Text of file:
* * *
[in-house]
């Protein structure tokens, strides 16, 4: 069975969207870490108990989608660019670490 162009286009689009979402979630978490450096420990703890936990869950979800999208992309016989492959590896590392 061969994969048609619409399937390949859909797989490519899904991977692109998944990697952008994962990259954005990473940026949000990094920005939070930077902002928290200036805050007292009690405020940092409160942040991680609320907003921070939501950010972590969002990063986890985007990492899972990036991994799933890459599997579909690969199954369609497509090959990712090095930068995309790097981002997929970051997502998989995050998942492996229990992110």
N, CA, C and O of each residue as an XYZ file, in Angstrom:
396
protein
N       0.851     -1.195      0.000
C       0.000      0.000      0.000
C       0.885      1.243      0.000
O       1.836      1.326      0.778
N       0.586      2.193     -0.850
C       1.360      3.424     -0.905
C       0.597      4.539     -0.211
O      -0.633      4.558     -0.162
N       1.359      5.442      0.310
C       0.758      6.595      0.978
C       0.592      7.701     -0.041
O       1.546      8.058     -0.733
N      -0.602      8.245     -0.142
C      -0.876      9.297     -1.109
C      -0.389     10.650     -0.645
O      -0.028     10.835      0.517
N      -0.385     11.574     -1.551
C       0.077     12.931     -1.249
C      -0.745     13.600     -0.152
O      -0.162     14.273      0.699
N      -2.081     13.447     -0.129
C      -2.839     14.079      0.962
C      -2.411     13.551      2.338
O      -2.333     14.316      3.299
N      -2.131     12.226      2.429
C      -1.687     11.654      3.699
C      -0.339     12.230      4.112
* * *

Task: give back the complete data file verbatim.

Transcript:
[in-house]
């Protein structure tokens, strides 16, 4: 069975969207870490108990989608660019670490 162009286009689009979402979630978490450096420990703890936990869950979800999208992309016989492959590896590392 061969994969048609619409399937390949859909797989490519899904991977692109998944990697952008994962990259954005990473940026949000990094920005939070930077902002928290200036805050007292009690405020940092409160942040991680609320907003921070939501950010972590969002990063986890985007990492899972990036991994799933890459599997579909690969199954369609497509090959990712090095930068995309790097981002997929970051997502998989995050998942492996229990992110």
N, CA, C and O of each residue as an XYZ file, in Angstrom:
396
protein
N       0.851     -1.195      0.000
C       0.000      0.000      0.000
C       0.885      1.243      0.000
O       1.836      1.326      0.778
N       0.586      2.193     -0.850
C       1.360      3.424     -0.905
C       0.597      4.539     -0.211
O      -0.633      4.558     -0.162
N       1.359      5.442      0.310
C       0.758      6.595      0.978
C       0.592      7.701     -0.041
O       1.546      8.058     -0.733
N      -0.602      8.245     -0.142
C      -0.876      9.297     -1.109
C      -0.389     10.650     -0.645
O      -0.028     10.835      0.517
N      -0.385     11.574     -1.551
C       0.077     12.931     -1.249
C      -0.745     13.600     -0.152
O      -0.162     14.273      0.699
N      -2.081     13.447     -0.129
C      -2.839     14.079      0.962
C      -2.411     13.551      2.338
O      -2.333     14.316      3.299
N      -2.131     12.226      2.429
C      -1.687     11.654      3.699
C      -0.339     12.230      4.112